Gazette reporter James Willoughby joined hardy fund-raisers at a sponsored overnight sleepout event at The Alnwick Garden on Wednesday, October 5, in aid of homeless people.
Multiple layers of clothing, two sleeping bags and a wooly hat – yet I could still feel the October chill in the early hours of the morning.
So this is what it feels like to sleep rough, I thought to myself as I lay on the ground in The Alnwick Garden, exposed to the elements and looking up at the night sky.
It was one of the most uncomfortable nights of my life, tossing and turning in a desperate attempt to get comfortable, warm and escape the damp – just to steal a few hours of sleep. And in actual fact, the weather conditions were relatively kind – for October at least.
Thankfully, this experience only lasted one night, as part of the eye-opening sleepout fund-raising event. But others aren’t so lucky; and for many unfortunate souls, this unforgiving existence is an all too familiar way of life, having to sleep rough night after night – with far less layers for warmth and in much harsher conditions. And without companions for company.
It’s a sobering thought and one which was made all the more real after swapping the comfort of a warm bed with a roll mat, thermals and a couple of sleeping bags.
It put the challenges of homelessness and poverty into sharp focus. And it was made all the more poignant as the fund-raiser was held just a few days before World Homeless Day (October 10) 2016.
But that’s exactly what last week’s sleepout was all about. Raising awareness of how some people live, including here in Northumberland.
I joined a hardy group of about 20 fund-raisers for the challenge and the harsh reality of homelessness was thrust into the forefront of all of our minds. People came across the North East to participate in the event, which was raising money for homeless projects in the region, including The People’s Kitchen, in Newcastle, and national homeless charity CEO Sleepout.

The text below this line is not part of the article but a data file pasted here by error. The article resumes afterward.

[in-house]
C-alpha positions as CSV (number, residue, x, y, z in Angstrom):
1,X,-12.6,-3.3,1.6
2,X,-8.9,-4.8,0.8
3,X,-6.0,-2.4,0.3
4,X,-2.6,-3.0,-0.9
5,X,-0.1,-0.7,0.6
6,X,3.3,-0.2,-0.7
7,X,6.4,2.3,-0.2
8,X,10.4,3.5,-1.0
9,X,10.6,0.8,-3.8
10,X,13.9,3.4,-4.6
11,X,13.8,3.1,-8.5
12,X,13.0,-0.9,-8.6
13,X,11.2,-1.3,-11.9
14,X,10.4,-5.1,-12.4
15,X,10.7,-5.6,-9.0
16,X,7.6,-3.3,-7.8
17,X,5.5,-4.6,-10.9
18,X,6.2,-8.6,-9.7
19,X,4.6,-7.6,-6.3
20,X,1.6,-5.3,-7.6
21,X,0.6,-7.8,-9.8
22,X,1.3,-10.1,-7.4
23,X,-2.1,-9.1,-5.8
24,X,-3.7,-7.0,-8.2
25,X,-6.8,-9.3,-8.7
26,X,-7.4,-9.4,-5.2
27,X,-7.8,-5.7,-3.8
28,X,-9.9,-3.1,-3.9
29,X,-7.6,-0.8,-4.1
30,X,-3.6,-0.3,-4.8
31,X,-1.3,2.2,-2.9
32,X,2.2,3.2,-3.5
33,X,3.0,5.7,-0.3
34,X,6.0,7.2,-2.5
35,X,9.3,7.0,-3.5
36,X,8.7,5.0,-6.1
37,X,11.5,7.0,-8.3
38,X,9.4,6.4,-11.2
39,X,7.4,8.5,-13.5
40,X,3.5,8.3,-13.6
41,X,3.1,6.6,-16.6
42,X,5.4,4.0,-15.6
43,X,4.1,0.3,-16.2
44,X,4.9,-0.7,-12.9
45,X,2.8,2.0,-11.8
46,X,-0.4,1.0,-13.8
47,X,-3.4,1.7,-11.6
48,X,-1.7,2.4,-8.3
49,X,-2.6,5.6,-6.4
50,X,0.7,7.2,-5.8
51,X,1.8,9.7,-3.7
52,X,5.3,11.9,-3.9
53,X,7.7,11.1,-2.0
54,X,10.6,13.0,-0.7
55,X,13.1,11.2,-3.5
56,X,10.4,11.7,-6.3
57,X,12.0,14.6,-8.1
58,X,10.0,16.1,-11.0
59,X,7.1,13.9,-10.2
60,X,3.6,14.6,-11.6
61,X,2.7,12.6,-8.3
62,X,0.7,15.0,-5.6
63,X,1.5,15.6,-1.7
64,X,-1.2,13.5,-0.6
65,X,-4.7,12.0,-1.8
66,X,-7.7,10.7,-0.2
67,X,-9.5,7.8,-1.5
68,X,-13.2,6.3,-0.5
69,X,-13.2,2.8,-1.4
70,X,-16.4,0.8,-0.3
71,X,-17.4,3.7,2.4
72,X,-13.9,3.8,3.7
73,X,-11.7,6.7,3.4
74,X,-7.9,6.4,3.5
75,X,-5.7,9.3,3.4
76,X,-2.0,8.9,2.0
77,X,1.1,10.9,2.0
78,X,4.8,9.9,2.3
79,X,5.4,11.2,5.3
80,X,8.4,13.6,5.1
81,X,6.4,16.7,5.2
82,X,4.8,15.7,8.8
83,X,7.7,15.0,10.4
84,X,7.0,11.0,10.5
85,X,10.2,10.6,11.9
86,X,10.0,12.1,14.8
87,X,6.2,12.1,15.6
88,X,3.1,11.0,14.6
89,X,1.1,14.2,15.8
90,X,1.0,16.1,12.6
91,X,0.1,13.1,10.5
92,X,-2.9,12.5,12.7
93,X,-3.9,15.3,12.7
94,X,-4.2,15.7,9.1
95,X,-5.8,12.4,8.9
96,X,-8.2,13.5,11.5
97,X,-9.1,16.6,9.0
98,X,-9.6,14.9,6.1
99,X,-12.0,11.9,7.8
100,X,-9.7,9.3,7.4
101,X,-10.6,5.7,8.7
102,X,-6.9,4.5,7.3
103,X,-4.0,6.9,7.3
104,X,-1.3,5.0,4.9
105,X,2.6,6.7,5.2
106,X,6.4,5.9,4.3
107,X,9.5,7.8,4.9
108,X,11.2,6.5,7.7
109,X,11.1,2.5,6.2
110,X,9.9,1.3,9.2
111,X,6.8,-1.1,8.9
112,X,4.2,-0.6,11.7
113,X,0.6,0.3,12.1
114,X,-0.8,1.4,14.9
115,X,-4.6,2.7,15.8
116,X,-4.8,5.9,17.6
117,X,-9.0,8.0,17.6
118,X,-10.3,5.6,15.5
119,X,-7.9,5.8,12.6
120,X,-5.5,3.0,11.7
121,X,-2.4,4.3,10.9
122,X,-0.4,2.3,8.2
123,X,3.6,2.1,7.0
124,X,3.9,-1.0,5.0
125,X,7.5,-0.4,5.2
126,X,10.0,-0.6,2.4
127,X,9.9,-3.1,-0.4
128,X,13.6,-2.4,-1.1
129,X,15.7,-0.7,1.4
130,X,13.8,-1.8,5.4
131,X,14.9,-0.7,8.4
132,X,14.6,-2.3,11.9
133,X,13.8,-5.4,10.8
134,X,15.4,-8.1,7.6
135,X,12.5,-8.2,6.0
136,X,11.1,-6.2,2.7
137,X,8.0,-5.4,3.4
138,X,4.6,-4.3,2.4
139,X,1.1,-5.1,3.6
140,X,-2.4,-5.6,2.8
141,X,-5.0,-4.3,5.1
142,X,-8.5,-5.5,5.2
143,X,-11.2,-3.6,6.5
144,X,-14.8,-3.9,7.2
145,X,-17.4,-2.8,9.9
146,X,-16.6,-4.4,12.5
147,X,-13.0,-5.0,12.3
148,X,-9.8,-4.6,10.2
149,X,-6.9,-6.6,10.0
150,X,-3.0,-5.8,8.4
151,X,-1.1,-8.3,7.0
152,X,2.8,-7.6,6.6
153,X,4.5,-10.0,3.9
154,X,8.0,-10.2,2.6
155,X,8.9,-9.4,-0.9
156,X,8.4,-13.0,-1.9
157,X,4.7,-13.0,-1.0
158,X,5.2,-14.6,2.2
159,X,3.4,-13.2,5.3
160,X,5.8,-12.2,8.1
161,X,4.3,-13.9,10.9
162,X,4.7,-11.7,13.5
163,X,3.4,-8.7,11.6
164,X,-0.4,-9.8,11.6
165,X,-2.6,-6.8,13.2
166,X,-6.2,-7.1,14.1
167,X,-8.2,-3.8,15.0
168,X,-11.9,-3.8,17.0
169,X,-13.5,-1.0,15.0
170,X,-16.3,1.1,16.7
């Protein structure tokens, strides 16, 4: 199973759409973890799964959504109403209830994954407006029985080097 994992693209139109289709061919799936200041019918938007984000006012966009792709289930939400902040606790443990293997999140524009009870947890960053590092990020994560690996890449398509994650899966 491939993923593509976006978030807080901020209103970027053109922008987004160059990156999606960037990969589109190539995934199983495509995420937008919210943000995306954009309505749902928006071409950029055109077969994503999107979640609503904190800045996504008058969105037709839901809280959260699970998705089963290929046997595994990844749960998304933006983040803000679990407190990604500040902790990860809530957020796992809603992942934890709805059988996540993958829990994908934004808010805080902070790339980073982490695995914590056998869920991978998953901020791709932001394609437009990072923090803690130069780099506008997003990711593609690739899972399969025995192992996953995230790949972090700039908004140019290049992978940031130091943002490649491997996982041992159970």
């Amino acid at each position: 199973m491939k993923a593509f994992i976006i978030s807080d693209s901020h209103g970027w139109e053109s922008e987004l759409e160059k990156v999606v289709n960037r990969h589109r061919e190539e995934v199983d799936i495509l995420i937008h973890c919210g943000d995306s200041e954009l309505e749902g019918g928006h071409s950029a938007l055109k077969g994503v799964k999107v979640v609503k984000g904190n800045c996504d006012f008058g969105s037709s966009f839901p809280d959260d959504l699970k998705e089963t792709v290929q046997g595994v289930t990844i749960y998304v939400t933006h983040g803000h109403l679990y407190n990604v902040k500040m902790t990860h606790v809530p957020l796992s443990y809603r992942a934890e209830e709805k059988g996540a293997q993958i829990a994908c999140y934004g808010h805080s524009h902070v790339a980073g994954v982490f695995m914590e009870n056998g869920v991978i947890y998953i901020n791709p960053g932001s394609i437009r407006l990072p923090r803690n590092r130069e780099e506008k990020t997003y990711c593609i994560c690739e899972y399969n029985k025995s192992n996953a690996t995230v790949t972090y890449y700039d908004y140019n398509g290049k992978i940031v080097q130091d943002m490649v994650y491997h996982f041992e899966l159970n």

Those to take part included Alnwick business owners Lisa Aynsley, of Hotspur 1364, and Martina and Andrew Potter, of Grannies. Daniel Gurney, from Barter Books and The Garden, and Alnwick PR woman Claire Barber also slept rough. Reflecting on the night, Lisa said: “While there was an awesome sense of camaraderie among the participants, the sobering reality of the vastness of being homeless was never far from my mind. It’s an experience I will never forget and we were lucky in that it never rained.
“I am so blown away by all the support from the locals, both with sponsorship and good wishes, and I would like to thank everyone.”
The Alnwick Garden hosted the event after joining forces with CEO Sleepout. Garden director Mark Brassell and CEO Sleepout founder Andy Preston were among those who camped out at the attraction. Afterwards, Andy said: “It was cold, damp and a bit noisy, I didn’t get much sleep, but it was a good thing to do.”
Peter Samuel, of The People’s Kitchen, is all too aware of the troubles that homelessness people face. The sleepout was a sentimental affair for him. He said: “It was an experience and makes me more appreciative of what some of our friends at The People’s Kitchen go through on the streets.
“It gives me a lot more insight into what happens. It was not a good night sleep.”
CEO Sleepout has held similar events across the UK, but last week’s fund-raiser was its first in Northumberland.